Your back is a very complex structure. It is made from bones, joints, nerves and muscles, and this can sometimes make it harder to identify the exact cause of any back pain you may feel. “Back pain” isn’t a diagnosis; it is just a symptom of a medical condition.
The majority of back pain problems are caused by irritated or pinched nerves and minor injuries, sprains and strains. Pain can be triggered by the simplest of things at home, at work or whilst doing leisure activities. The list can include:
- Sitting for too long in your armchair or at your work desk.
- Working for hours on a computer and slouching without realizing it.
- Twisting awkwardly.
- Standing for too long, especially in one spot.
- Pulling, pushing, lifting or carrying heavy objects.
- Driving for too long without breaks or slouching while driving.
- Using your muscles too much in sport or activities where you do repetitive movements. This can also lead to repetitive strain injury (RSI).
You can have back pain for no apparent reason. You may wake up, get out of bed and feel a sudden painful twinge. The medical conditions that cause back pain fall into one of the following categories.
Mechanical problems. This refers to the way your spine moves, how you feel when you move in a specific way. Intervertebral disc degeneration is the most common cause of pain in this category. The discs between your vertebrae can age and break down, thereby losing some of their cushioning ability. Other causes of mechanical pain are ruptured discs, muscle tightness and spasms.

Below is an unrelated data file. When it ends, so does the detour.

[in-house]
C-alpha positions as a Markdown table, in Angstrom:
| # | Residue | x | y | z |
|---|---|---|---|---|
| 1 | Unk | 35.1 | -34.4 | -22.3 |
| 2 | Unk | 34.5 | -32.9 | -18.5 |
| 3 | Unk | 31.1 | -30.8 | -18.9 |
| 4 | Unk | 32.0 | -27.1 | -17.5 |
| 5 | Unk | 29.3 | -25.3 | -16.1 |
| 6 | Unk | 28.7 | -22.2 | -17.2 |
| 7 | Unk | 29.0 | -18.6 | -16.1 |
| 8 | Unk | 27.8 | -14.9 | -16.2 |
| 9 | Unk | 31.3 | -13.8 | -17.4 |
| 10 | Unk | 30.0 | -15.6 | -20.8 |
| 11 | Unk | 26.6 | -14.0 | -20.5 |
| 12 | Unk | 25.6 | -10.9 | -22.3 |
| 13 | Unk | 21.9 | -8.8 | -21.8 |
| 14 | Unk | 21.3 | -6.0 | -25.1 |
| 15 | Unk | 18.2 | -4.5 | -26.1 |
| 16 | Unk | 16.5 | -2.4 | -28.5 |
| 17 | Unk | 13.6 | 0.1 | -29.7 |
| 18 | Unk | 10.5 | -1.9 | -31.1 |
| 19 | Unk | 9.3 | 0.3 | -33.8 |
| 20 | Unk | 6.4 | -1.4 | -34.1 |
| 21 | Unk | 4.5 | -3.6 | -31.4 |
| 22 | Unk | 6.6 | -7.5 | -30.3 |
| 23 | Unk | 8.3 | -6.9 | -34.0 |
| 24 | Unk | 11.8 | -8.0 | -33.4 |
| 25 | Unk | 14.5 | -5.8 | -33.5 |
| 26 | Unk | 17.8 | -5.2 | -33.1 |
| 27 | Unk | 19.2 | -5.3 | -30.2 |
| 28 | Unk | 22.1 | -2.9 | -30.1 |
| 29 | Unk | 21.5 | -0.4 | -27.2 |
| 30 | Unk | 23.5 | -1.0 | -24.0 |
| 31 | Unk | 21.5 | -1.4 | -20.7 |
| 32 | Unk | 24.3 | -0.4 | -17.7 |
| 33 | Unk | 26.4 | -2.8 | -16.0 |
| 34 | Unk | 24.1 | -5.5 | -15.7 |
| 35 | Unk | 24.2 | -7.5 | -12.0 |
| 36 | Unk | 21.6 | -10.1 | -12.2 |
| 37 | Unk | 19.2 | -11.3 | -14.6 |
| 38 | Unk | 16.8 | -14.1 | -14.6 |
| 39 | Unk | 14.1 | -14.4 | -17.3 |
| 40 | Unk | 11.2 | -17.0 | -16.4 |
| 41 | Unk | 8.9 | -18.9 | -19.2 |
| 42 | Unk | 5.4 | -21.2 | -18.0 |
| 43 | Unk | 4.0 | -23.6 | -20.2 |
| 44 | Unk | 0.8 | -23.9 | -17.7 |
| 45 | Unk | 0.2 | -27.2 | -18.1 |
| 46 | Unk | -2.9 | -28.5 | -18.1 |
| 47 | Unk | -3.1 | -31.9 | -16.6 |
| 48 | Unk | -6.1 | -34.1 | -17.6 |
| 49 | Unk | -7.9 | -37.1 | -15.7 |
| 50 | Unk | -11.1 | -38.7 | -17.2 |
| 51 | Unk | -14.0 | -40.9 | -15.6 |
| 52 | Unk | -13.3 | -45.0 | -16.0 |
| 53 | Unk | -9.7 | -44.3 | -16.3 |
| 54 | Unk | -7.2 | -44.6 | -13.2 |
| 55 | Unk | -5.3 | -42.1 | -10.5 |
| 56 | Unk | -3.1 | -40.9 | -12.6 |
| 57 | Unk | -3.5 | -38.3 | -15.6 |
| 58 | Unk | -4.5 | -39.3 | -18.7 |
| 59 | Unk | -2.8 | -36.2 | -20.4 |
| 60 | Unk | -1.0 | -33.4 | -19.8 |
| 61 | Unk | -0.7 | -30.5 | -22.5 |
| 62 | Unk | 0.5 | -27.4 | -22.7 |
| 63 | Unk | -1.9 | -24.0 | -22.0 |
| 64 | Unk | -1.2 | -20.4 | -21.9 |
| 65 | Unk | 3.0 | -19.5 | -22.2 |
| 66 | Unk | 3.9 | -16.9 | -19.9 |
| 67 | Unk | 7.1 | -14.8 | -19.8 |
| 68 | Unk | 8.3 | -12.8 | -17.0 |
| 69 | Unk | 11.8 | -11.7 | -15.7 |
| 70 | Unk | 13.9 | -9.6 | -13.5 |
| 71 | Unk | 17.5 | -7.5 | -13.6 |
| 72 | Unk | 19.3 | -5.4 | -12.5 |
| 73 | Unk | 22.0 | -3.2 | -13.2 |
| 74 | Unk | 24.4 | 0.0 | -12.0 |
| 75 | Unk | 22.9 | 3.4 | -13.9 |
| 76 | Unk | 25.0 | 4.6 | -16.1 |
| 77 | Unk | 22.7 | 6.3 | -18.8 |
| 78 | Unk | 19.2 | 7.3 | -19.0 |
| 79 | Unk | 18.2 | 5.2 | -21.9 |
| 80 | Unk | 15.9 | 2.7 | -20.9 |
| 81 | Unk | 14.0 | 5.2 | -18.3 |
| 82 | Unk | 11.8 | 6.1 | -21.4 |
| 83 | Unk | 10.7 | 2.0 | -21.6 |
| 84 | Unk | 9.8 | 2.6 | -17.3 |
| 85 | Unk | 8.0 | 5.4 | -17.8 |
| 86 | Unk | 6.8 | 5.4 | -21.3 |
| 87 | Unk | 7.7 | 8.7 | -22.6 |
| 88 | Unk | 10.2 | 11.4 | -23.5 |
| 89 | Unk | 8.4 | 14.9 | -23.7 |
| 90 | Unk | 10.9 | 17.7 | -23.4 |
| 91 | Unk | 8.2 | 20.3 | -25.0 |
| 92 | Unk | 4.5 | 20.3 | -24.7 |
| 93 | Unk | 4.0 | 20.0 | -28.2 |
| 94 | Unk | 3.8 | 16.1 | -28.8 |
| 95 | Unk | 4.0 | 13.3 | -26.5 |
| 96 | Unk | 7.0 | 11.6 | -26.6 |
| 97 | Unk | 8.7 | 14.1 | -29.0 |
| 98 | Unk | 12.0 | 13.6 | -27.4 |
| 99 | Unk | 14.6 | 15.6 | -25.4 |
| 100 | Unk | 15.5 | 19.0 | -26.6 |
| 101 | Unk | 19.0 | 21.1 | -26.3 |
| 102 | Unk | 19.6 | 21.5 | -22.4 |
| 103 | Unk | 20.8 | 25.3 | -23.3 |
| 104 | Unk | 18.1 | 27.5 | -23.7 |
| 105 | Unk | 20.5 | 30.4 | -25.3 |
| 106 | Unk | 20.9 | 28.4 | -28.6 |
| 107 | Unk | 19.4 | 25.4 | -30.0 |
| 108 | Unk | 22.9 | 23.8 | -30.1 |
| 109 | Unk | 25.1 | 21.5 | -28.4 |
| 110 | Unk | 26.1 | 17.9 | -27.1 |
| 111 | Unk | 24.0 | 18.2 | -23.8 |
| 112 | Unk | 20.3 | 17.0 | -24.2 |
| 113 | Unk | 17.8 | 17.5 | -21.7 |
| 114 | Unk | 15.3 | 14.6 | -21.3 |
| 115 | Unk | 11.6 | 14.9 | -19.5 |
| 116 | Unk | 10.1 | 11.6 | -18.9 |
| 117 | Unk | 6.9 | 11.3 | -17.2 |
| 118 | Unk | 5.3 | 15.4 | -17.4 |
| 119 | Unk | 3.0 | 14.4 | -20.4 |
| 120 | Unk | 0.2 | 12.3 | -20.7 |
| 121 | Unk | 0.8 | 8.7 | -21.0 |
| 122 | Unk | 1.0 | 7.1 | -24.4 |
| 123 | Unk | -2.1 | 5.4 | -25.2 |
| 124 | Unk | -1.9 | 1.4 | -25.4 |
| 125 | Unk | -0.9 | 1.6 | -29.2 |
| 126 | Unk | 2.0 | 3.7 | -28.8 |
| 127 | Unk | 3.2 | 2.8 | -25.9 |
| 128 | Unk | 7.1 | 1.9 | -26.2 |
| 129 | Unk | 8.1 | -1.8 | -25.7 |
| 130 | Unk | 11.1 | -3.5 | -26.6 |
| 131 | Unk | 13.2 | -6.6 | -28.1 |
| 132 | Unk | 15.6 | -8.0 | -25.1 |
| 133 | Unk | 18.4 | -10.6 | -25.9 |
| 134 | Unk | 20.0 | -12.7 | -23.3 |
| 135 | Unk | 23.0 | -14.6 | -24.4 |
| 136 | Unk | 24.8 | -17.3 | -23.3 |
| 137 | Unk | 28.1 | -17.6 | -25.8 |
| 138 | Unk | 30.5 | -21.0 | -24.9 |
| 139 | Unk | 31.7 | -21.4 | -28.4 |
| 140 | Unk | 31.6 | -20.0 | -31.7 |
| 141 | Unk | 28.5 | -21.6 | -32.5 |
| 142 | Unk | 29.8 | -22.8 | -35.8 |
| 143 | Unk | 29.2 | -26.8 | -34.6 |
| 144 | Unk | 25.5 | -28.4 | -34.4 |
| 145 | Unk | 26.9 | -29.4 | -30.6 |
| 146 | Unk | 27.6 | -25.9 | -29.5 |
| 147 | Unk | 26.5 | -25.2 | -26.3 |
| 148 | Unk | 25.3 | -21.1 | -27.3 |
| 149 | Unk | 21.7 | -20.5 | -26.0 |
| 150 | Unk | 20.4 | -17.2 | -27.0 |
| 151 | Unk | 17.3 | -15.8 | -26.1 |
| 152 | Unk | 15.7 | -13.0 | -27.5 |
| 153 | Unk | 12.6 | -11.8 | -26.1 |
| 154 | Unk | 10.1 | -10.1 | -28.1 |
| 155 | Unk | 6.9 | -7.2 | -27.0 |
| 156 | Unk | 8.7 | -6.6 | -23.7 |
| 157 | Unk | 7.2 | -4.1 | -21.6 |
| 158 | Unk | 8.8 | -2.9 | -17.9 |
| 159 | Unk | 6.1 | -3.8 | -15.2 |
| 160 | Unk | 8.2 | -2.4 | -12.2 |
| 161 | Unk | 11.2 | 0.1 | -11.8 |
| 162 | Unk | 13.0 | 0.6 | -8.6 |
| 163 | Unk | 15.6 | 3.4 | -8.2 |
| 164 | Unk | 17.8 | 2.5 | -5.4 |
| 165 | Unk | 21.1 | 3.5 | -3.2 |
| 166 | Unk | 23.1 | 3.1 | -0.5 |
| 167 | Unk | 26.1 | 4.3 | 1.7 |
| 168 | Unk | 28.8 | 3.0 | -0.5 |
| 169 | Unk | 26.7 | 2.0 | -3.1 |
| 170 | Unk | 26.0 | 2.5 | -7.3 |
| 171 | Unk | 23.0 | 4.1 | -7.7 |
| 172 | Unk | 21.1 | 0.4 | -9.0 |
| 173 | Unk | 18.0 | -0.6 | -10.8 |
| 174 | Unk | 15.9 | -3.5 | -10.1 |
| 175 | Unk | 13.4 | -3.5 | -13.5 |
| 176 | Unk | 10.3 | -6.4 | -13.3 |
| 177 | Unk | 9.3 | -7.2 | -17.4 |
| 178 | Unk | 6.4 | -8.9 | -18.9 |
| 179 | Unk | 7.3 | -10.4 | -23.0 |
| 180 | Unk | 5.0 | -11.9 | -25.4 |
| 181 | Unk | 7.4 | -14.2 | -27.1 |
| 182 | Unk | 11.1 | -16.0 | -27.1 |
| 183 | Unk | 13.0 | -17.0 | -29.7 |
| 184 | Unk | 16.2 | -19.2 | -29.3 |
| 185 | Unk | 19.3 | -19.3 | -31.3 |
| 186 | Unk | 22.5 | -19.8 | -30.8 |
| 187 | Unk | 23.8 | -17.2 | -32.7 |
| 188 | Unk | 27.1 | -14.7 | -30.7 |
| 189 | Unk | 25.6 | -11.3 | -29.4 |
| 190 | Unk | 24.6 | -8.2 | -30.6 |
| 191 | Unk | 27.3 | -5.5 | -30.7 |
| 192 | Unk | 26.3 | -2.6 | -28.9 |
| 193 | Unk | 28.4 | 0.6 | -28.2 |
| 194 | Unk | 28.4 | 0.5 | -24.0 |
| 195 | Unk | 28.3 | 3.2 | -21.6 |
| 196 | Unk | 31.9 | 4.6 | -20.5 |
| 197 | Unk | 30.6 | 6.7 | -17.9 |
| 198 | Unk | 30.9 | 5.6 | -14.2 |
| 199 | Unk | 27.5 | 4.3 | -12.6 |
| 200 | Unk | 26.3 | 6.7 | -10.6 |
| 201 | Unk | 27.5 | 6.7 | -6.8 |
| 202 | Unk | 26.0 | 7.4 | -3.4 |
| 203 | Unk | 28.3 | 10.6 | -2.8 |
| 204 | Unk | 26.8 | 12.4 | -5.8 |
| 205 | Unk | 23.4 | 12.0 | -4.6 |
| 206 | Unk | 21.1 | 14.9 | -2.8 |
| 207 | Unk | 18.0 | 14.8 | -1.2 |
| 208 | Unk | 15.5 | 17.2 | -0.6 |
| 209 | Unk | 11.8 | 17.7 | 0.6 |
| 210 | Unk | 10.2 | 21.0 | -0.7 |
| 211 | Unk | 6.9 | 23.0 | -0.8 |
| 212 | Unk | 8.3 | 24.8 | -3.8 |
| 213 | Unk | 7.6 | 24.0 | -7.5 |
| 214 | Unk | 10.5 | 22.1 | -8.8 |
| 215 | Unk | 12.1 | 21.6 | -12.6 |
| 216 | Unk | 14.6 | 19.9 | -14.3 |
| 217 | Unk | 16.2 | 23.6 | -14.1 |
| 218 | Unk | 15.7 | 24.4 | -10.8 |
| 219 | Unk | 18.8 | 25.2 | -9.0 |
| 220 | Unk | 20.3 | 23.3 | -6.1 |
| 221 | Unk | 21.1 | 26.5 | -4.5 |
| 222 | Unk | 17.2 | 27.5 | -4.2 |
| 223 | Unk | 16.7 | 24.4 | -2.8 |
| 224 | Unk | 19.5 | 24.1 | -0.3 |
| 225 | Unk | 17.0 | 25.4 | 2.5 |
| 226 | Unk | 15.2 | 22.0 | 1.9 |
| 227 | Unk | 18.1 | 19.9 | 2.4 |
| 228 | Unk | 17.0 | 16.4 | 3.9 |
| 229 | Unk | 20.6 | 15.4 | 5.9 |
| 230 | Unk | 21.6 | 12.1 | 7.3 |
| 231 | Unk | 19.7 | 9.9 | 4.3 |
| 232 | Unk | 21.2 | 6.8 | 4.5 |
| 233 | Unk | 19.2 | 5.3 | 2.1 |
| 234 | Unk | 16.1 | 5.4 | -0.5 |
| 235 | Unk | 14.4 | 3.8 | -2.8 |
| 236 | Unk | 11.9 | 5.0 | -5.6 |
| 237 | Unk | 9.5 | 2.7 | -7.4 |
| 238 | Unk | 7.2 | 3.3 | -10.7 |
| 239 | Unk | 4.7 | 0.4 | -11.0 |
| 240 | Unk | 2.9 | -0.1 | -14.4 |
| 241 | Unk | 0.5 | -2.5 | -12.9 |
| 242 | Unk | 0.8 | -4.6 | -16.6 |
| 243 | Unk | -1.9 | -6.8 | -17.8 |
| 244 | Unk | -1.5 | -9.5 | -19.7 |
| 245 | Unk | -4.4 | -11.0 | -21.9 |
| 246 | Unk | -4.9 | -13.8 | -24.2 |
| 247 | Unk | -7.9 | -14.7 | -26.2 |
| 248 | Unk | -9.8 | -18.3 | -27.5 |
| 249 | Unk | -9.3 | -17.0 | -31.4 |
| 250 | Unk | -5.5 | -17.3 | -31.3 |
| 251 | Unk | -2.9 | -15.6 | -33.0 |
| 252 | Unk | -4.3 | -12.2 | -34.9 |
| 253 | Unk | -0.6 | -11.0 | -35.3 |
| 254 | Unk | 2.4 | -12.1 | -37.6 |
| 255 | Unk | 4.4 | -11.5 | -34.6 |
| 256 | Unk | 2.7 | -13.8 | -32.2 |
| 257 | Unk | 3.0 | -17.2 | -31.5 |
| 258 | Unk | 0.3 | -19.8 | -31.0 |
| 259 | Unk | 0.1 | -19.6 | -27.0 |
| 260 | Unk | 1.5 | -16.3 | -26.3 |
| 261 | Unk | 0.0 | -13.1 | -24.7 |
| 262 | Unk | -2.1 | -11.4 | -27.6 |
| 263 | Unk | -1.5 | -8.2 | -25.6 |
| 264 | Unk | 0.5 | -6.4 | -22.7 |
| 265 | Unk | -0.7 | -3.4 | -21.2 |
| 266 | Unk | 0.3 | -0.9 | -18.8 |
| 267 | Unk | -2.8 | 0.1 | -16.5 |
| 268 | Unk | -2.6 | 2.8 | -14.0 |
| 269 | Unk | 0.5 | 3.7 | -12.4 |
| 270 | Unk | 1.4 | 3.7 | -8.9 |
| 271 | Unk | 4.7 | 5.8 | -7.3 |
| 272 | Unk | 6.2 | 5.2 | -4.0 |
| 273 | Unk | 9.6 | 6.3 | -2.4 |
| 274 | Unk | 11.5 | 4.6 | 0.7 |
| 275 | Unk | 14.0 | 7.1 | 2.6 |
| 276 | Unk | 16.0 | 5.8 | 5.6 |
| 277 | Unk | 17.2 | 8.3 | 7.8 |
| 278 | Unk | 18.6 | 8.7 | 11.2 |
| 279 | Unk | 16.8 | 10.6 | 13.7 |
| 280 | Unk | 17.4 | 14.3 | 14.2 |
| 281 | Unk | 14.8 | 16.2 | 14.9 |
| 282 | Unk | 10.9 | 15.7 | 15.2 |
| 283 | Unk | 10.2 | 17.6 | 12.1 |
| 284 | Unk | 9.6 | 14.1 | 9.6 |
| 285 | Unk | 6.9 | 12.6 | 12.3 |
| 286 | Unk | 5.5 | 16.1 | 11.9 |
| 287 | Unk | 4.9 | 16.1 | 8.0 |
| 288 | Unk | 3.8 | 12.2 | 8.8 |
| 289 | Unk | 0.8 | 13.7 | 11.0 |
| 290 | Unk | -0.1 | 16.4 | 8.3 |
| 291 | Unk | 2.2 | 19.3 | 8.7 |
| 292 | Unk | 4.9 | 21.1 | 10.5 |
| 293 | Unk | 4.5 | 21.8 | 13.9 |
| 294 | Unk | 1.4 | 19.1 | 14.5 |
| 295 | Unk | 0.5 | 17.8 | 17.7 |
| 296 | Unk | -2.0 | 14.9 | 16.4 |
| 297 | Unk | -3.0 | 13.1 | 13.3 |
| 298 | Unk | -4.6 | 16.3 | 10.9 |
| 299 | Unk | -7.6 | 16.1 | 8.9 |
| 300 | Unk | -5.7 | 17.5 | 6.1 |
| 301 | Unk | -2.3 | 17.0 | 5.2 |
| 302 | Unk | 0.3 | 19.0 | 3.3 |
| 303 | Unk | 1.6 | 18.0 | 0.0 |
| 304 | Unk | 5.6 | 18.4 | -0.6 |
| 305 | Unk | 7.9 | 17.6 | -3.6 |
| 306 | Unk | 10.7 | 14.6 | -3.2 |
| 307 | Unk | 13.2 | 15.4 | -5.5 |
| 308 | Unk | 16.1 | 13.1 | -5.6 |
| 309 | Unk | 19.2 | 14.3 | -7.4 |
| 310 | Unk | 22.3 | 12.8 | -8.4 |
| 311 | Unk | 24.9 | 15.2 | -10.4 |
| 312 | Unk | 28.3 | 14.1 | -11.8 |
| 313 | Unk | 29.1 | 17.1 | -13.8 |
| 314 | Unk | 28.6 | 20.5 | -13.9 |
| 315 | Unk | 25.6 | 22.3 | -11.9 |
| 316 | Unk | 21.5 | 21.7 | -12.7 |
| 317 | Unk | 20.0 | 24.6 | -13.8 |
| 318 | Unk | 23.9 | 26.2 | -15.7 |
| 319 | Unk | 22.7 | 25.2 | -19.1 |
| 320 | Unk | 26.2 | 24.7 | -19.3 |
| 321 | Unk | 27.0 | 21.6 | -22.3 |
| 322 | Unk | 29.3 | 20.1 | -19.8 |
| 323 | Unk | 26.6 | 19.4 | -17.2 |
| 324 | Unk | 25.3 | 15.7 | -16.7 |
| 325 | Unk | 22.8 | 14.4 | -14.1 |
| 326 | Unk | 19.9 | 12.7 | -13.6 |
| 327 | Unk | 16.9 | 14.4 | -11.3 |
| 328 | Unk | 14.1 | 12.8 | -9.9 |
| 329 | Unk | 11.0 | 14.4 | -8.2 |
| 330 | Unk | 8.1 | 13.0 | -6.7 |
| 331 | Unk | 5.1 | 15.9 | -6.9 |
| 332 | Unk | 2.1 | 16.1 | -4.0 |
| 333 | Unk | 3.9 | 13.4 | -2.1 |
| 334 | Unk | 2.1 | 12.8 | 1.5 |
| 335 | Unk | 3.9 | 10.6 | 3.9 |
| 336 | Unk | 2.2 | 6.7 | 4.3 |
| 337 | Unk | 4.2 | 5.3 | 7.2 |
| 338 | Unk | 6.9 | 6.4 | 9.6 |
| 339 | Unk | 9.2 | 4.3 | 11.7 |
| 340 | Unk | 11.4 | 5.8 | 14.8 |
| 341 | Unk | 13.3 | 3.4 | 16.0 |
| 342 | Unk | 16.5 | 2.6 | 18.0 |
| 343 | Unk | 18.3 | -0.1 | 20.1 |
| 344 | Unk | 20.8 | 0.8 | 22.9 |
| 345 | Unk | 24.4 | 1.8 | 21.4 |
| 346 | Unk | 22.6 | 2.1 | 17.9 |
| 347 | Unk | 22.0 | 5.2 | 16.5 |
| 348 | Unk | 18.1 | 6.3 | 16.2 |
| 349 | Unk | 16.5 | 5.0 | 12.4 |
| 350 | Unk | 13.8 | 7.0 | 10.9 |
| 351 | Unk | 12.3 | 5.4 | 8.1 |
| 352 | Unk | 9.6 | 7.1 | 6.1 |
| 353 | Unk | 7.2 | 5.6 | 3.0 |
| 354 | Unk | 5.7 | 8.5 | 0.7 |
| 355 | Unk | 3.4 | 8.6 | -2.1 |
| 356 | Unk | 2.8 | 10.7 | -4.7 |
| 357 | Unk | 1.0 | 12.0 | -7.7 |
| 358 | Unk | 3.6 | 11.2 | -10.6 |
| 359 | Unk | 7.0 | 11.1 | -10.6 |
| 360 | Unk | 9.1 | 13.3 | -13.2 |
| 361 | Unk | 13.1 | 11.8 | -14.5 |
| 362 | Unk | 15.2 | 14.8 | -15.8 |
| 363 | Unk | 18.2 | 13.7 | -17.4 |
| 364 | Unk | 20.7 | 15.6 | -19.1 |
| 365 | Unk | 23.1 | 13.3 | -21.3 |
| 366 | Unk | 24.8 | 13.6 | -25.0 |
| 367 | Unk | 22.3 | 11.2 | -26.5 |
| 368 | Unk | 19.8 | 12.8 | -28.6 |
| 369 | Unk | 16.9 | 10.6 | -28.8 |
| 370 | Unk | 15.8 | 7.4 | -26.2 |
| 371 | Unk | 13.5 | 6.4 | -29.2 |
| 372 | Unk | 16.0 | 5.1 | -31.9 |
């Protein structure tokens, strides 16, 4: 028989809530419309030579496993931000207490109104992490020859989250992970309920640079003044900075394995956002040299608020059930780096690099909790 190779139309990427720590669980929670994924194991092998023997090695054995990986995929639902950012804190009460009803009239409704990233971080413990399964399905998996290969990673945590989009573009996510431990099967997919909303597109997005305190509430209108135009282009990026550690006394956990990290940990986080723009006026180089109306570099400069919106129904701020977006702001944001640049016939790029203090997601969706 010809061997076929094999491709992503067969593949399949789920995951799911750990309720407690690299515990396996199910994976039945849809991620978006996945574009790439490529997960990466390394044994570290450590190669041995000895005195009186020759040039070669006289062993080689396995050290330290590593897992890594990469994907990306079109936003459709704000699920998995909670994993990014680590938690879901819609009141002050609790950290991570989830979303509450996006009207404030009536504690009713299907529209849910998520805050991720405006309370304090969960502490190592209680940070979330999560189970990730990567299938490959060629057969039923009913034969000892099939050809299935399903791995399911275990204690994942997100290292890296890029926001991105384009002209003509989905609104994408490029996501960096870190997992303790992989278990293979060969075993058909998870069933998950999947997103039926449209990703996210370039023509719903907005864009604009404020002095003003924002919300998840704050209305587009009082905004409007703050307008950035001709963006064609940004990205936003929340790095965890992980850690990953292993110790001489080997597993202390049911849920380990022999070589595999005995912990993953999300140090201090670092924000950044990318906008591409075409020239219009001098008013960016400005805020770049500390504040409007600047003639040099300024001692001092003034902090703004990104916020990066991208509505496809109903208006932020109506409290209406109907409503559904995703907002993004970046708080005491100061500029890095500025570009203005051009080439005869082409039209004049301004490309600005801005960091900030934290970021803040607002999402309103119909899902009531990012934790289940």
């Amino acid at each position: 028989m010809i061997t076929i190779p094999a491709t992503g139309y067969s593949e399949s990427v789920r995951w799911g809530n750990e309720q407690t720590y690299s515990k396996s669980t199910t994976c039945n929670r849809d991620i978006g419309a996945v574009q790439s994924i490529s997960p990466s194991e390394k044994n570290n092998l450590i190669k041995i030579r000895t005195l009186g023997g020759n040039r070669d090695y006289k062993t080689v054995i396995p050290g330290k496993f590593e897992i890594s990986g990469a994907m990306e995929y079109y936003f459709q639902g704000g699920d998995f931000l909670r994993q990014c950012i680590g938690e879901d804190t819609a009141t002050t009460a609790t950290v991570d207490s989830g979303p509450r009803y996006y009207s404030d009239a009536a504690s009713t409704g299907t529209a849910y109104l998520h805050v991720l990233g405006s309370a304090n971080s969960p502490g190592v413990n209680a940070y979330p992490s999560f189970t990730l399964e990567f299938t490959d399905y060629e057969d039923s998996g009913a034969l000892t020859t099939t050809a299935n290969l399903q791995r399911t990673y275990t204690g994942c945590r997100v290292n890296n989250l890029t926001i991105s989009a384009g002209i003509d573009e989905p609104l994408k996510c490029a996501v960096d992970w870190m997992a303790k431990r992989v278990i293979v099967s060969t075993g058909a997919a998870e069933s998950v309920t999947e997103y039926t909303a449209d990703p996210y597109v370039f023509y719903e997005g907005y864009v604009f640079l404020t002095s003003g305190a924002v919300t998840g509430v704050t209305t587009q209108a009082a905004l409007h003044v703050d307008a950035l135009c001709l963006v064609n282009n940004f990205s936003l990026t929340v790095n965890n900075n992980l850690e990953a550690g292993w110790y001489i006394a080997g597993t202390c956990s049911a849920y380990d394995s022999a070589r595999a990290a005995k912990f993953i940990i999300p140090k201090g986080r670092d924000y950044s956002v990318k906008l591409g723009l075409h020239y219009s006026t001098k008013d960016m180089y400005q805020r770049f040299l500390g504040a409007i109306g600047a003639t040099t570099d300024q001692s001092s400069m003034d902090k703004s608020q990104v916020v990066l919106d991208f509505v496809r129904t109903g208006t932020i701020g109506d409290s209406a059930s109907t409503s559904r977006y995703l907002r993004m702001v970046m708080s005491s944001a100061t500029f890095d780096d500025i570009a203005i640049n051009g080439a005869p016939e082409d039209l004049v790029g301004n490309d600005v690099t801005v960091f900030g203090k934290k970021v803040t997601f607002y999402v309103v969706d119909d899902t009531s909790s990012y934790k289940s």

Acquired conditions. There are a few medical conditions that can cause back pain. Scoliosis causes the spine to curve, but it doesn’t get painful until mid-life. Arthritis can lead to back pain as well; this includes rheumatism, osteoarthritis, spinal stenosis (the spinal cord narrows and pressures the nerves and cord) and ankylosing spondylitis.
Osteoporosis can cause painful fractures in the vertebrae. Kidney stones, pregnancy, endometriosis and fibromyalgia can all cause pain in various parts of the back.
Injuries. You can have fractures or sprains that may cause pain in your back. You may have a fall and land in a wrong position which may “jar” the back, causing pain throughout the entire body.
Tumors and infections. Tumors rarely cause back pain, but they have to be included on the list. They often start as cancer in other parts of the body, and then move to the back over time. Infections aren’t commonly known to cause back pain, but osteomyelitis occurs if the vertebrae are involved, while discitis occurs if the discs in the back cause pain. These disks cushion the vertebrae and protect them from pain most of the time, but they can wear out.
Stress is an emotional cause of back pain, because it makes your muscles tense up and cause pain. If you don’t get good quality sleep, the stress gets worse and causes even more pain.
Pain can be very debilitating, but your doctor can prescribe treatment that will reduce and even eliminate pain completely. People can generally cope with short-term pain, but chronic or severe pain can be crippling and stressful. If you have pain, don’t ignore it. Seek qualified help today to stop further problems from occurring; they won’t be as easy to fix.